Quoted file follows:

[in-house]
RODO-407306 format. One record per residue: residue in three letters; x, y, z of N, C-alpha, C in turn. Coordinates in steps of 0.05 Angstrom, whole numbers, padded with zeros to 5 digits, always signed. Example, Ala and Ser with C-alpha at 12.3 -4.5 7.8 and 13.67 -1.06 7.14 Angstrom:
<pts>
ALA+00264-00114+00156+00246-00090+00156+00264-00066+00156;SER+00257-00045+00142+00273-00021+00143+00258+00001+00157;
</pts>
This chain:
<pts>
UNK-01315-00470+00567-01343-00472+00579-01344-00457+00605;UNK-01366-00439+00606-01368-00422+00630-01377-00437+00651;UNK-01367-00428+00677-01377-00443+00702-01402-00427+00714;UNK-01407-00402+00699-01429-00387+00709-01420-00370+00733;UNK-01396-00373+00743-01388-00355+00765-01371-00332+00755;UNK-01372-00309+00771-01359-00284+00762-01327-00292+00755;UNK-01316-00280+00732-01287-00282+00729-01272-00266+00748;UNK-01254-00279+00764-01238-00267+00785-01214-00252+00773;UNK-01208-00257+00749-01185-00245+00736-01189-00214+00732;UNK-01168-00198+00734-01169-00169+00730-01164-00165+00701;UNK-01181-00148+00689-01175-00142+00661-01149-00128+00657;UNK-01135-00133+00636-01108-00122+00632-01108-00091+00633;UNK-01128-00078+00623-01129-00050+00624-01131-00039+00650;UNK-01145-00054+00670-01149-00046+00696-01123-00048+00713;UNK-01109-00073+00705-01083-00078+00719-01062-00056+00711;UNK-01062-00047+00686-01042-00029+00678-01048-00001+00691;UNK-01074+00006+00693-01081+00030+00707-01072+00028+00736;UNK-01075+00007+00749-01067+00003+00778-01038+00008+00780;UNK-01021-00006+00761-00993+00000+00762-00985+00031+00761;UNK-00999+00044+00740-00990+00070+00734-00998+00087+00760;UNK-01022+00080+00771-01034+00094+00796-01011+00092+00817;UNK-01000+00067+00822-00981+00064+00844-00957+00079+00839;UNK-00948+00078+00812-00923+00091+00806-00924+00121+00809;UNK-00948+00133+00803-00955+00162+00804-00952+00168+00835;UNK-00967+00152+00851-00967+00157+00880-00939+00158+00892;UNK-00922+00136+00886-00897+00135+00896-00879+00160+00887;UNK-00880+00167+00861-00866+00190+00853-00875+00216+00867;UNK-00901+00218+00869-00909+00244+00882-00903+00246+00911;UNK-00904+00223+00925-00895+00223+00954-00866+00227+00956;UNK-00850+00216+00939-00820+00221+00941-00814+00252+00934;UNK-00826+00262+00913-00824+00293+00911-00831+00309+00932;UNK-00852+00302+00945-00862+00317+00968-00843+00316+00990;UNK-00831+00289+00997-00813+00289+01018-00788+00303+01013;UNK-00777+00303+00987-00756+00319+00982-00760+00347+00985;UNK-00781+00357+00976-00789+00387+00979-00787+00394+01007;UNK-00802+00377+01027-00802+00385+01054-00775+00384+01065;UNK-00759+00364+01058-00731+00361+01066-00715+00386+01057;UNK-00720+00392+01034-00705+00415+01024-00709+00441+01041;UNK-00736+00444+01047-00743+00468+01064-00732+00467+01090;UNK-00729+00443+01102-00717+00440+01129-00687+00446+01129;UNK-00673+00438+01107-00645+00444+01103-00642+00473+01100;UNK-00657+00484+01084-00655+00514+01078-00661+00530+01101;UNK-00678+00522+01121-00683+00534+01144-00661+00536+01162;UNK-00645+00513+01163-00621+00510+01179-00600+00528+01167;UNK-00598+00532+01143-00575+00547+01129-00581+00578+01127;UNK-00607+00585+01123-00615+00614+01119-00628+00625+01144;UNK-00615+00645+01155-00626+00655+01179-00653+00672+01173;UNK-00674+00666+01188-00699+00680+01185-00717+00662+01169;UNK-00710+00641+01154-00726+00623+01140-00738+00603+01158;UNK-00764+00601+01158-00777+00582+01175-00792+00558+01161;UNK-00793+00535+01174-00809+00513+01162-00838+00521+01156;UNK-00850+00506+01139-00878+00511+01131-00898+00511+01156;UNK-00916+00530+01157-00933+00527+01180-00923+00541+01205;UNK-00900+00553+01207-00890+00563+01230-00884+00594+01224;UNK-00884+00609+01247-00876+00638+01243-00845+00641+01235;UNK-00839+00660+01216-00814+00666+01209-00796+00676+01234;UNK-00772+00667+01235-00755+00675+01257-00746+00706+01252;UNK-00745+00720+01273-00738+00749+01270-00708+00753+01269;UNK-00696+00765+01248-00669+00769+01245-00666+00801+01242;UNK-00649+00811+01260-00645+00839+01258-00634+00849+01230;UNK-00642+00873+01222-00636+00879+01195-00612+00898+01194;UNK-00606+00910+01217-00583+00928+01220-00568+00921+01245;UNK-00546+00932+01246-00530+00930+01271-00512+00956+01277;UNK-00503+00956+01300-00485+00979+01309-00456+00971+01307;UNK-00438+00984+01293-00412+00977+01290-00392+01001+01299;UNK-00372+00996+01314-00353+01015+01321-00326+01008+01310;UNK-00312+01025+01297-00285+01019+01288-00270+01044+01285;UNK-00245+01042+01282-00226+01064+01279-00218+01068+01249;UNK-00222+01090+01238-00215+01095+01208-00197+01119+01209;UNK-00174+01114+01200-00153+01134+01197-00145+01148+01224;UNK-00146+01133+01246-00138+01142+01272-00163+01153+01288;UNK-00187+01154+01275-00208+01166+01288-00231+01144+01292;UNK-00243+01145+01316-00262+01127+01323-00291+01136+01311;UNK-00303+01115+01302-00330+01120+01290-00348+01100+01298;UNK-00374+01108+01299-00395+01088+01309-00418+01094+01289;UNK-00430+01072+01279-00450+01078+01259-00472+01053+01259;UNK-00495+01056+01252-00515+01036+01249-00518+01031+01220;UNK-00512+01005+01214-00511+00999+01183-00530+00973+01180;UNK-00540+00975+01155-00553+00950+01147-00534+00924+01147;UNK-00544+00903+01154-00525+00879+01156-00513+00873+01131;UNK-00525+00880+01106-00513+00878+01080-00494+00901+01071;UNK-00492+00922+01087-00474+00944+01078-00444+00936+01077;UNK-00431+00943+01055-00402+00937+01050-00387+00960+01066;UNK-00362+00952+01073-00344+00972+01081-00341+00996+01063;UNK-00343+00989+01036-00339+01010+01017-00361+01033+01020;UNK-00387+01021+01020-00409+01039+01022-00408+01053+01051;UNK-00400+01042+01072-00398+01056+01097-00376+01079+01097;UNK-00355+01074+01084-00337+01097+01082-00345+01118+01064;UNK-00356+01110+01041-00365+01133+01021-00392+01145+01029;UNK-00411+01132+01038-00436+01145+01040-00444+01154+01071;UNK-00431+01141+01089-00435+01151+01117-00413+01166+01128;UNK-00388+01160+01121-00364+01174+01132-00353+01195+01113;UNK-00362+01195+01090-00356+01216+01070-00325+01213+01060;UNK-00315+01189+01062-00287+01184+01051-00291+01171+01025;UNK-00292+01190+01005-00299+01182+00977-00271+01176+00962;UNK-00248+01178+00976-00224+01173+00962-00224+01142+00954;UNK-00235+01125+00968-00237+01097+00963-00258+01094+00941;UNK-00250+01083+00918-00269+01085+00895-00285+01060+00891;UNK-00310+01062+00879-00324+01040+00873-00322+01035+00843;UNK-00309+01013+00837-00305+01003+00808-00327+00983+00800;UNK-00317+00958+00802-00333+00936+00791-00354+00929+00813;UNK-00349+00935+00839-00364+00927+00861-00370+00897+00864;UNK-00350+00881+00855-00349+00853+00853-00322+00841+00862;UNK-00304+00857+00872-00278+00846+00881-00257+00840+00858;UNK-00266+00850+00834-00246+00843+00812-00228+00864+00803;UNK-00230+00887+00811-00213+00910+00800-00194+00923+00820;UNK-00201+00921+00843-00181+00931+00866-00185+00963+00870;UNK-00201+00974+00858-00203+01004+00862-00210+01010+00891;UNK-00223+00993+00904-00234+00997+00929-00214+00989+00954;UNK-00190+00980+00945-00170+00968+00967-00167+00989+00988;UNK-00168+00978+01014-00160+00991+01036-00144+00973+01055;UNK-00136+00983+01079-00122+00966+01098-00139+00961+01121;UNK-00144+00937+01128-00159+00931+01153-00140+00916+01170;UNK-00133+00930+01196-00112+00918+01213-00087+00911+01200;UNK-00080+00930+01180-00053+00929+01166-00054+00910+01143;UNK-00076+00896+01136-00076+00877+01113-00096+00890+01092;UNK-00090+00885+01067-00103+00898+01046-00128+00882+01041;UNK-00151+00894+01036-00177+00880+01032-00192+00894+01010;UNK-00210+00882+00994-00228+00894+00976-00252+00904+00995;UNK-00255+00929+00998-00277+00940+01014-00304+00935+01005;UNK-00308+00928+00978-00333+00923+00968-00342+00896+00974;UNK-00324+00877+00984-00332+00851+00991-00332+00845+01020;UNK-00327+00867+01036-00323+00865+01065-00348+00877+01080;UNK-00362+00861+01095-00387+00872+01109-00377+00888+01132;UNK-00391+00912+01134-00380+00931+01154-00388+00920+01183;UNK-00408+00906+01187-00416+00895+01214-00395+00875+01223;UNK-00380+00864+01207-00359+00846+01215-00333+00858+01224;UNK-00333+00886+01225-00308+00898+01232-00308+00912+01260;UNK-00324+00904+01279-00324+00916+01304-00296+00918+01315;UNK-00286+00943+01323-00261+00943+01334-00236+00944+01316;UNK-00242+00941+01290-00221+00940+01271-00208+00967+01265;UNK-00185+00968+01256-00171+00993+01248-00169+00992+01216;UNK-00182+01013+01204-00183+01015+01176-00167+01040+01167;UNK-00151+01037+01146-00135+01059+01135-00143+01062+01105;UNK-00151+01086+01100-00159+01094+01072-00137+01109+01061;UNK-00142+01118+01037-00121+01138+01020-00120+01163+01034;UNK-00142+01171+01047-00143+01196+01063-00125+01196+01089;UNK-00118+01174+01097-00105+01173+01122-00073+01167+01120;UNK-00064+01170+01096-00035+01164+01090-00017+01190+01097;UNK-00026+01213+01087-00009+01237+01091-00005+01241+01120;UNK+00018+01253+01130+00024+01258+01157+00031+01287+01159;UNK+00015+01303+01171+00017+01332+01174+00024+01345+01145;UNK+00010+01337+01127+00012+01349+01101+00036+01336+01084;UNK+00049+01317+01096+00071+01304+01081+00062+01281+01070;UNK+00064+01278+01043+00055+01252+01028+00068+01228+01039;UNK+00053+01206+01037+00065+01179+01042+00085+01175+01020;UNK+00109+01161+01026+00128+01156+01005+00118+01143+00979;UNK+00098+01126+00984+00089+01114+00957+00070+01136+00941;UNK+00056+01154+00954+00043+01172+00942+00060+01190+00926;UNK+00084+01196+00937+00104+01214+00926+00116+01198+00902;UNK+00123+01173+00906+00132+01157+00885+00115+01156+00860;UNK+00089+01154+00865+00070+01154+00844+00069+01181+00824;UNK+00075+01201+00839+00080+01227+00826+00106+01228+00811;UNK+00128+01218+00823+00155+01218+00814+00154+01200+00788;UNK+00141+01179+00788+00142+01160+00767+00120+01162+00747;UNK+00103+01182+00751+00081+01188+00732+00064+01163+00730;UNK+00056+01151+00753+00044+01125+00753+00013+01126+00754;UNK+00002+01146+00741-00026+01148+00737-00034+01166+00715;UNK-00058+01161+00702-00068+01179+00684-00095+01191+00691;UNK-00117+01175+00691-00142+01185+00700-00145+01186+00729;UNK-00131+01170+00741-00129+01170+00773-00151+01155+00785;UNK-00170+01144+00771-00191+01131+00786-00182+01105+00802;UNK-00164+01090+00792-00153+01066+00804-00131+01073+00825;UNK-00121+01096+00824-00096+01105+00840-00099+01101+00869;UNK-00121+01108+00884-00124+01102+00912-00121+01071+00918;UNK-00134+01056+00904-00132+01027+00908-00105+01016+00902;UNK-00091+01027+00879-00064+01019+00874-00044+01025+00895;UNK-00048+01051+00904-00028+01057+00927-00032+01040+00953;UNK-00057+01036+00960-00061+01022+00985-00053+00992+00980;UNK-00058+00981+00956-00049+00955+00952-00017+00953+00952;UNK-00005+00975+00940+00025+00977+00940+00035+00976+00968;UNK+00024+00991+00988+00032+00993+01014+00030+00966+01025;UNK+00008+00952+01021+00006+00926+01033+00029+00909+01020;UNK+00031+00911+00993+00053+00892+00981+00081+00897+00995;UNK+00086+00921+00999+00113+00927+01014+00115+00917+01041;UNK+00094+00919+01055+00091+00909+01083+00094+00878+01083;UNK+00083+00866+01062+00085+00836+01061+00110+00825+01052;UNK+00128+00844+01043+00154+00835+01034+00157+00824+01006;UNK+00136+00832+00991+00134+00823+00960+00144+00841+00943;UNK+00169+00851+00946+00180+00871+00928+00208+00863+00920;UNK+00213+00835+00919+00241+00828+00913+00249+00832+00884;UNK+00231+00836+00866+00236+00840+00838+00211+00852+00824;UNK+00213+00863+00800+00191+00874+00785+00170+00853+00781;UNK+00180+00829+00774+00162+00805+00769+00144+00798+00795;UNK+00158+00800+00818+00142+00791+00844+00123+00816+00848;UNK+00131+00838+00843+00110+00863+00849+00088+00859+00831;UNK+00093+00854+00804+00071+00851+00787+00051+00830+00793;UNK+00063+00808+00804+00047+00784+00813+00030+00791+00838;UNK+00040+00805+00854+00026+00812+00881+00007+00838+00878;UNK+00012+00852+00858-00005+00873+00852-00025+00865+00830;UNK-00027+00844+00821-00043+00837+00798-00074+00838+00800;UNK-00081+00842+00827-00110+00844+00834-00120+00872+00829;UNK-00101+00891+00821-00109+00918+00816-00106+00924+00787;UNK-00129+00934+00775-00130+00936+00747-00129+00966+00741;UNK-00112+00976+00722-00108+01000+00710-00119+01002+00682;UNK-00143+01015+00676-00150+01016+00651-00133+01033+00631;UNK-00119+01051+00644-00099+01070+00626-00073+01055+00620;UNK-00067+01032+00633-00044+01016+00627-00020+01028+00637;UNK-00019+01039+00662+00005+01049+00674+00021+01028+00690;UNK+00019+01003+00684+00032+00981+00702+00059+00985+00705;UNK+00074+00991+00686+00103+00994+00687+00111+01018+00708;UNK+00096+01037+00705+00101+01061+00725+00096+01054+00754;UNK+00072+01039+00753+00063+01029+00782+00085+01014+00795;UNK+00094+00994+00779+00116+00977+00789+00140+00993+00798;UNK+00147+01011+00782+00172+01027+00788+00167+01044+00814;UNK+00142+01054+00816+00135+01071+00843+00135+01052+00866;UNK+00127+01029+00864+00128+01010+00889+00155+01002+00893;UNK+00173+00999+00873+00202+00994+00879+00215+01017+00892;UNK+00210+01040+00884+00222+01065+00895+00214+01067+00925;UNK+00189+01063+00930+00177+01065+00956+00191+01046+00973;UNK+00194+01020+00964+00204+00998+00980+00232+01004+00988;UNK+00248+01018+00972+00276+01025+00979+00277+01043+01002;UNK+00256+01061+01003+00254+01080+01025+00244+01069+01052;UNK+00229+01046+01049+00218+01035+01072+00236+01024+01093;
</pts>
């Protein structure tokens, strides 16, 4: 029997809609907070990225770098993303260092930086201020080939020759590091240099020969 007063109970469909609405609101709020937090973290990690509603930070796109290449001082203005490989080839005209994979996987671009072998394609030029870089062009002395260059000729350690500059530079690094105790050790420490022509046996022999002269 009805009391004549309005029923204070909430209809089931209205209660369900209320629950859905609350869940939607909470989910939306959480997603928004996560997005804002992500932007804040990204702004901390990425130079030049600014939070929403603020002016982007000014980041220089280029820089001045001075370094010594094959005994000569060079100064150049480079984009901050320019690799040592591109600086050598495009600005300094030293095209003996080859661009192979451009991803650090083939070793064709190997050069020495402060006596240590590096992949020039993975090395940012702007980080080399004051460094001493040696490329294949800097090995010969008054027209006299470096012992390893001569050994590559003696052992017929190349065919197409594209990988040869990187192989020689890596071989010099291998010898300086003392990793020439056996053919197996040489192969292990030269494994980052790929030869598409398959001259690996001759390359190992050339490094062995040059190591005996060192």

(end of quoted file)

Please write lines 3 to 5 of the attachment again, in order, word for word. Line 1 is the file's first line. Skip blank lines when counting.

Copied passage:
<pts>
ALA+00264-00114+00156+00246-00090+00156+00264-00066+00156;SER+00257-00045+00142+00273-00021+00143+00258+00001+00157;
</pts>